Authors: John Kelly*, University of Wisconsin - La Crosse
Topics: Immigration/Transnationalism, Cultural and Political Ecology, Middle America
Keywords: Maya, borders, roads, railroads
Session Type: Paper
Start / End Time: 3:55 PM / 5:35 PM
Room: Senate Room, Omni, West
Presentation File: No File Uploaded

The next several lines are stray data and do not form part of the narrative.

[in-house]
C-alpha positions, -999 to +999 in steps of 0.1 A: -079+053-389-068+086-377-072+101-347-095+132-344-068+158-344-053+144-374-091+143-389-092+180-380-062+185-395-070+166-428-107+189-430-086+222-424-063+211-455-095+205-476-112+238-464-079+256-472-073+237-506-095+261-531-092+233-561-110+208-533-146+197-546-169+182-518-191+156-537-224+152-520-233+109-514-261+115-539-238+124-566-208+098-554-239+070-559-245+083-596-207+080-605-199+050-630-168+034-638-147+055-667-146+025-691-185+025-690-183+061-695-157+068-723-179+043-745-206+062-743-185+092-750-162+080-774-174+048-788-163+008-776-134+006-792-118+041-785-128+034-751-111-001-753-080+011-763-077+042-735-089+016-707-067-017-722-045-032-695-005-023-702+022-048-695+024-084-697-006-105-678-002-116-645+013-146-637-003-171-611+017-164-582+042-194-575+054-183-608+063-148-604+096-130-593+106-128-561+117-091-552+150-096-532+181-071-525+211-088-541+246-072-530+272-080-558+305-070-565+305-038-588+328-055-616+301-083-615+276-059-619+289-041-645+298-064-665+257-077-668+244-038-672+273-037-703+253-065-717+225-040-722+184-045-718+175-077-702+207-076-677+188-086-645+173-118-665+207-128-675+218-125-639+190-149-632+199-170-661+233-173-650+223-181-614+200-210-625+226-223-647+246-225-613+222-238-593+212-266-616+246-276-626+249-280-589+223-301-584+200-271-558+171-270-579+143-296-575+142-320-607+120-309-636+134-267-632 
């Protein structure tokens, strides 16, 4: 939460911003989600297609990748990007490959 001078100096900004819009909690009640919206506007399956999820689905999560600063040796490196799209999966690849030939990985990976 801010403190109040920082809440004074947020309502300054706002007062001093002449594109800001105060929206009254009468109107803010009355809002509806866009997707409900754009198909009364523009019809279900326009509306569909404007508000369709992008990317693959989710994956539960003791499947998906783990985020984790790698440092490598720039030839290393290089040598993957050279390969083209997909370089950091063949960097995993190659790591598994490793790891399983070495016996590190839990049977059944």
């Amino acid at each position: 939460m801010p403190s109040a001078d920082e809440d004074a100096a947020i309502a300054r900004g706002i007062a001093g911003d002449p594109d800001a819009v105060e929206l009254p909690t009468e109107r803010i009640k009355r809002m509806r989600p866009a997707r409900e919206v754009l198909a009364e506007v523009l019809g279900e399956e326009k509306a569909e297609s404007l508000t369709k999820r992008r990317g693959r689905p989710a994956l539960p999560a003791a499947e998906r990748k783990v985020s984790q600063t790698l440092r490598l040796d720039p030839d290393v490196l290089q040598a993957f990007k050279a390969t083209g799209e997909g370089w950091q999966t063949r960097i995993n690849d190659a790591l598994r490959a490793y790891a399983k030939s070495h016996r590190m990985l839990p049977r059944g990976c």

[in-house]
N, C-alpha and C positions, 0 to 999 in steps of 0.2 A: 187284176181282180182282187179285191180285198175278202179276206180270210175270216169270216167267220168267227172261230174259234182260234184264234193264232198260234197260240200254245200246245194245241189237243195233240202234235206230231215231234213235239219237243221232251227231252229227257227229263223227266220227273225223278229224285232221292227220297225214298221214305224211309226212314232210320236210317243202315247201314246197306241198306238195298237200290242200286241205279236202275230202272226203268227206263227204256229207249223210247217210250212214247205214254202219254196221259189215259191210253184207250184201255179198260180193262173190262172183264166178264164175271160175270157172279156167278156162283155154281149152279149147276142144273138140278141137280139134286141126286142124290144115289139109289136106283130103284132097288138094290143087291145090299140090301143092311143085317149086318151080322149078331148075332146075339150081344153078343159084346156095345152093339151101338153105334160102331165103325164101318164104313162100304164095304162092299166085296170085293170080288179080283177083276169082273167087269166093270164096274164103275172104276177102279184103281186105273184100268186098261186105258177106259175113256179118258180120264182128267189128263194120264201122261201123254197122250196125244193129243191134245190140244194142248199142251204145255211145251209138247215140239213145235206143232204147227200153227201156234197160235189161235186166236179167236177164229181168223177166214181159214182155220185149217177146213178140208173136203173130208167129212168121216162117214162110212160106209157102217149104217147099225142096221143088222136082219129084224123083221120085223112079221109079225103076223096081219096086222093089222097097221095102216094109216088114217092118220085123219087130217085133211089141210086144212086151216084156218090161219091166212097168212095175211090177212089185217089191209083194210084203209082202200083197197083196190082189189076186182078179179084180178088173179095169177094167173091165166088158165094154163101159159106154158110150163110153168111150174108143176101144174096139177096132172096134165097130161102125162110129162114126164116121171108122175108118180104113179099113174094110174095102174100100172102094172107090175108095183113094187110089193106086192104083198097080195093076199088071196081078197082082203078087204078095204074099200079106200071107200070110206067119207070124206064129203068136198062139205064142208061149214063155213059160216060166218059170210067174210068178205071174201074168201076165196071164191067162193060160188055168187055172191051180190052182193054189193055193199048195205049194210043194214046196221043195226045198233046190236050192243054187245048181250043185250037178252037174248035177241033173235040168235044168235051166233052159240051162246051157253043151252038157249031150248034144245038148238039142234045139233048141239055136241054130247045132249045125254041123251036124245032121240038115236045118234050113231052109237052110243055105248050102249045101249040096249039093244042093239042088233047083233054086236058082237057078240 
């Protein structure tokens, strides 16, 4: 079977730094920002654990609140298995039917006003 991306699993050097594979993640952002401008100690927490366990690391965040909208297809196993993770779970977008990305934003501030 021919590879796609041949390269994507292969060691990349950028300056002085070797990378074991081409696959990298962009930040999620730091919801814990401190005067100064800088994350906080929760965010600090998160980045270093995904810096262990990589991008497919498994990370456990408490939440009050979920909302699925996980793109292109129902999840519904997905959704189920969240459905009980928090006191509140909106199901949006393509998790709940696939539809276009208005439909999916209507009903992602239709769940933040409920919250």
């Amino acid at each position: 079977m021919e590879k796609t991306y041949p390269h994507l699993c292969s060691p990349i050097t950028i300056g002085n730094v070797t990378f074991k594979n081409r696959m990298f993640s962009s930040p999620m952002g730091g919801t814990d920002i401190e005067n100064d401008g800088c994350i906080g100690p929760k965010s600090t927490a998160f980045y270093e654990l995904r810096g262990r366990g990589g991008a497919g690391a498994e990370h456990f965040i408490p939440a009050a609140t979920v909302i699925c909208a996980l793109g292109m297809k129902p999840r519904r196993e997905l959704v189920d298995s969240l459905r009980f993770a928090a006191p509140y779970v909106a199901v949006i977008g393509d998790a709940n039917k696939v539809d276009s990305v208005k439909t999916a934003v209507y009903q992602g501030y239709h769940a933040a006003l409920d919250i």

The lowland Selva Maya is a triangle-shaped geomorphological and biogeographical region at the heart of the landmass comprising the Yucatan Peninsula, Chiapas state, Guatemala, and Belize. Its human history of flows, links, and borders reveals recurring tensions between its essential unity (oriented mainly north-south) and periodic, persistent divisions (oriented mainly east-west). This story is told through past, present, and future: the Tikal-Calakmul wars of the Late Classic Maya era; the demarcation of the Mexico-Guatemala border in 1902, dividing Petén from what became the Calakmul settlement frontier; the construction of Highway 186, around 1950; and now an infrastructure initiative of the new Mexican federal administration of López Obrador: the Tren Maya (Maya Train), a tourism-focused rail link paralleling the highway. The region as a frontier and as a node is considered within larger-scale flows and divisions, including Central American migrants as a political touchstone in recent US political rhetoric.